(Joyce) #1

16 Business Spotlight 3/2020 GLOBAL BUSINESS

Foto: SeventyFour/

by 2023, according to an Allied Market Research report from
November 2018. Will large numbers of businesses really start
to rethink the need to jet across the Atlantic from the UK to
New York to set up a deal, or fly from London to Dublin for a
The often exorbitant cost of train travel means that it might
be difficult to argue against a £40 (€48) return flight from Lon-
don to Edinburgh versus £240 (€285) on the train,
for example. And what about long-distance com-
muting to work? Many passengers are weekly
commuters hopping on flights to and from main-
land Europe. “With more and more companies
making their own ‘net zero’ pledges, business
travel is bound to come under the spotlight before
long,” says Cait Hewitt, deputy director of the campaigning or-
ganization Aviation Environment Federation. “We’re starting
to get inquiries from the business travel-buying community
(corporate travel buyers) to discuss what they should be doing
about the impact of climate change on travel.”

Starting to take action
Some companies have already taken action. London-based
Lawson Conner, a company offering compliance services and
software to financial firms, says that it has reduced business
flights by 75 per cent over the past two years. “I used to fly quite
a lot — I’d probably take about eight flights a month, travel-
ling to Singapore and Hong Kong,” says Gerhard Grueter, co-
founder and managing director of Lawson Conner, which em-
ploys about 50 people in the UK. “That’s now completely cut.”
The business has a “one person” international travel policy,
according to which only one member of staff is allowed to at-
tend global business meetings.

[(ÄdmIn] UK ifml.
, Verwaltung
argue against sth.
[)A:gju: E(genst]
, Gründe gegen etw.
Aviation Environment
Federation [eIvi)eIS&n
, etwa: Verband für
ban sth. [bÄn]
, etw. verbieten
bonding [(bQndIN]
, verbindend
bound: be ~ to do sth.
, etw. zwangsläufig
tun werden
carbon [(kA:bEn]
, Kohlenstoff; hier: CO 2

, Pendeln
, Unternehmens-, Firmen-
corporate social
responsibility (CSR)
[)kO:pErEt )sEUS&l
, soziale Unternehmens-
Edinburgh [(edInbErE]
, [wg. Aussprache]
engineering professional
services company
prE)feS&nEl (s§:vIsIz
, Unternehmen für
Ingenieur- und Beratungs-
levy [(levi]
, Abgabe

, befreiend
look at sth. [(lUk Ät]
, hier: etw. prüfen
, Festland;
hier: Kontinental-
net zero
[)net (zIErEU]
, Netto-Null
offset [(Qfset]
, Ausgleich
pledge [pledZ]
, Versprechen
, Rampenlicht;
hier: Fokus
, Nachhaltigkeit

The reduction in flights has, in part, been possible only be-
cause the company has offices around the world. “If clients are
being served locally, if someone wants to speak to me, I don’t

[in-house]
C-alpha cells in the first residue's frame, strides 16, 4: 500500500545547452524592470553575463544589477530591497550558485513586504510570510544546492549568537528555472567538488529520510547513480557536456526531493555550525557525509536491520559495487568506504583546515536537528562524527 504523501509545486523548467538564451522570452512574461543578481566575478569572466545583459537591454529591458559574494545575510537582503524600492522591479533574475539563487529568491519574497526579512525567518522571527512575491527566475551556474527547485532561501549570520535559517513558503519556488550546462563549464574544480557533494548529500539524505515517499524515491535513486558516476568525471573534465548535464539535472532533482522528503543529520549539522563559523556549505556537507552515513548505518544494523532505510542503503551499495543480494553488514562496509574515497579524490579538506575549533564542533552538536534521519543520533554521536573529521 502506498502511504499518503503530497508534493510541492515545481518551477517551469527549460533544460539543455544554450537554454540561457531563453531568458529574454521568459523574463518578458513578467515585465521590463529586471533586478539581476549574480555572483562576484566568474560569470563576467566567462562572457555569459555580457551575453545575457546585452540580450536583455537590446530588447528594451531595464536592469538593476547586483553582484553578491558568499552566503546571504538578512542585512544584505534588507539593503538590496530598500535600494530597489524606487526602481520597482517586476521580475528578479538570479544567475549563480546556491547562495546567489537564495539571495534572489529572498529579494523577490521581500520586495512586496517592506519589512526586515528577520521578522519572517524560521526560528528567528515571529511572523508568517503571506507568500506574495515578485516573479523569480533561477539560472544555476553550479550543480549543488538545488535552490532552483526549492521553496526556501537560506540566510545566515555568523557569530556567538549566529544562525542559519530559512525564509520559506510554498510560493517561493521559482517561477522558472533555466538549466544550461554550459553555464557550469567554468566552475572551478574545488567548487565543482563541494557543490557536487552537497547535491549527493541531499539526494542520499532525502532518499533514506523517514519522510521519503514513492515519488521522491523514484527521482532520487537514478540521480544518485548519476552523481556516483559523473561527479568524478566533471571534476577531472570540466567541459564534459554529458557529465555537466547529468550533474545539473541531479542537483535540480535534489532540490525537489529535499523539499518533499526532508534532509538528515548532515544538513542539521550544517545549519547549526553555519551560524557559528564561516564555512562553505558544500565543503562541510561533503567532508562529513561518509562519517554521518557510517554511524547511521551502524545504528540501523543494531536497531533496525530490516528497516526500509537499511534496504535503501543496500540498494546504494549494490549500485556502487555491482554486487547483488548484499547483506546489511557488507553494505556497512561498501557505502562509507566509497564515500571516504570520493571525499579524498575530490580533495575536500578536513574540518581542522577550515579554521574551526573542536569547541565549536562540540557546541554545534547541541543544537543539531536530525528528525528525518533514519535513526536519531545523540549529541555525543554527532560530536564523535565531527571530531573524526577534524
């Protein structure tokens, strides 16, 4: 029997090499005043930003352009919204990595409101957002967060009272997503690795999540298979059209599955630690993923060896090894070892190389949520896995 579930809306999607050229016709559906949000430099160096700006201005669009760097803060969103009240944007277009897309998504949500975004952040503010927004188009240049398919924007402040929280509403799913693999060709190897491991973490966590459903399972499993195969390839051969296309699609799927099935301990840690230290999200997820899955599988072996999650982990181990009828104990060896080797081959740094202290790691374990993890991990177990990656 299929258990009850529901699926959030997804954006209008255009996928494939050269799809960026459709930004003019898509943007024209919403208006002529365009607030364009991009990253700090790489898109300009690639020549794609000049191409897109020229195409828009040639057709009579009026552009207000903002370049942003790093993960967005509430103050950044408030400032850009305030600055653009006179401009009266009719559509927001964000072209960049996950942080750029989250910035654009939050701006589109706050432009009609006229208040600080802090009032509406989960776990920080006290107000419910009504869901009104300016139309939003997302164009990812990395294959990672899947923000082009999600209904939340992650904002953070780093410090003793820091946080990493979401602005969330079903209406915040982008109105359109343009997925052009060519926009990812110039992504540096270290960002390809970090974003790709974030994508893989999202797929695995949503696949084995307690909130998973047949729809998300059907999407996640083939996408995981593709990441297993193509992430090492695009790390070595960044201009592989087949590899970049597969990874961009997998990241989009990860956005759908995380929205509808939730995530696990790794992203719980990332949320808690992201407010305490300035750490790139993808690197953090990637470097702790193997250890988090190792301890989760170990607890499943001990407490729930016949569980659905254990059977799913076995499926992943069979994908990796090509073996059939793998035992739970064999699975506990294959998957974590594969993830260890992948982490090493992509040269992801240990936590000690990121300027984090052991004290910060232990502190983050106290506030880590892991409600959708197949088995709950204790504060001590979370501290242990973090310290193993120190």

need to fly to New York — it’s not necessary,” says Grueter.
Two years ago, the global engineering professional services
company WSP set itself a target in the UK to become carbon-
neutral by 2025. This has meant reducing business flights in the
UK by 9 per cent and 16 per cent worldwide. In 2017,
it banned flights under 250 miles and introduced an
initiative that encourages non-travel and low-carbon
alternatives to driving and flying. “When our staff
book travel online, a pop-up asks whether they need
to travel or could they use Skype,” says Claire Gott,
UK head of corporate social responsibility (CSR) at
WSP. “Also, our admin staff have been trained to challenge any
travel. The first choice is by rail.” There’s also an internal carbon
levy of £50 (€60) a flight on all domestic air travel, to be increased
to £200 (€240) a trip. This money will be invested in CSR activ-
Sabine Zetteler, owner of the London-based communica-
tions agency Zetteler, is on a mission to reduce flights taken by
her company of ten people. Zetteler says her agency has clients
all over the world, so in some cases, flying can’t be avoided, but
for short trips, it plans to find more carbon-efficient ways to
travel. For instance, in April 2019, five of the team travelled by
train to Milan Design Week. “It took 12 hours longer and cost
a few hundred extra financially, but it was liberating, bonding
and important for us to try,” says Zetteler. As for this year, the
company plans to visit fewer places and share the carbon offset
charge for international meetings that can’t be avoided.
Universities are also looking at what they can do. Sion Picker-
ing, social responsibility and sustainability projects coordinator

There are no
green flights
on the market

What you and your organization can do
Think about whether it’s essential to travel for business. Could you
join the meeting by conference or video call? Is there someone
who lives or works nearer to the event or meeting who could go
instead? If you have to go, could you get there by train? Any extra
costs compared with flying can sometimes be offset by travelling
on an overnight train and avoiding the cost of a hotel room.
If you do fly, buy an economy-class ticket (a business-class seat
has around three times the CO 2 impact of an economy-class seat,
according to the Aviation Environment Federation).
Try to choose the most efficient airline for the route. As well as
showing you prices, websites such as Skyscanner display which
flights are “greener” because they emit less CO 2. This calculation
is based on aircraft type, capacity and number of stops.
Don’t encourage extra flying by letting staff keep air miles. Find
other ways to provide rewards.

, Flugzeug(e)

Aviation Environment
Federation [eIvi)eIS&n
fedE)reIS&n] , etwa:
Verband für umweltver-
trägliches Fliegen

offset sth. [)Qf(set]
, etw. ausgleichen
route [ru:t]
, [wg. Aussprache]
Free download pdf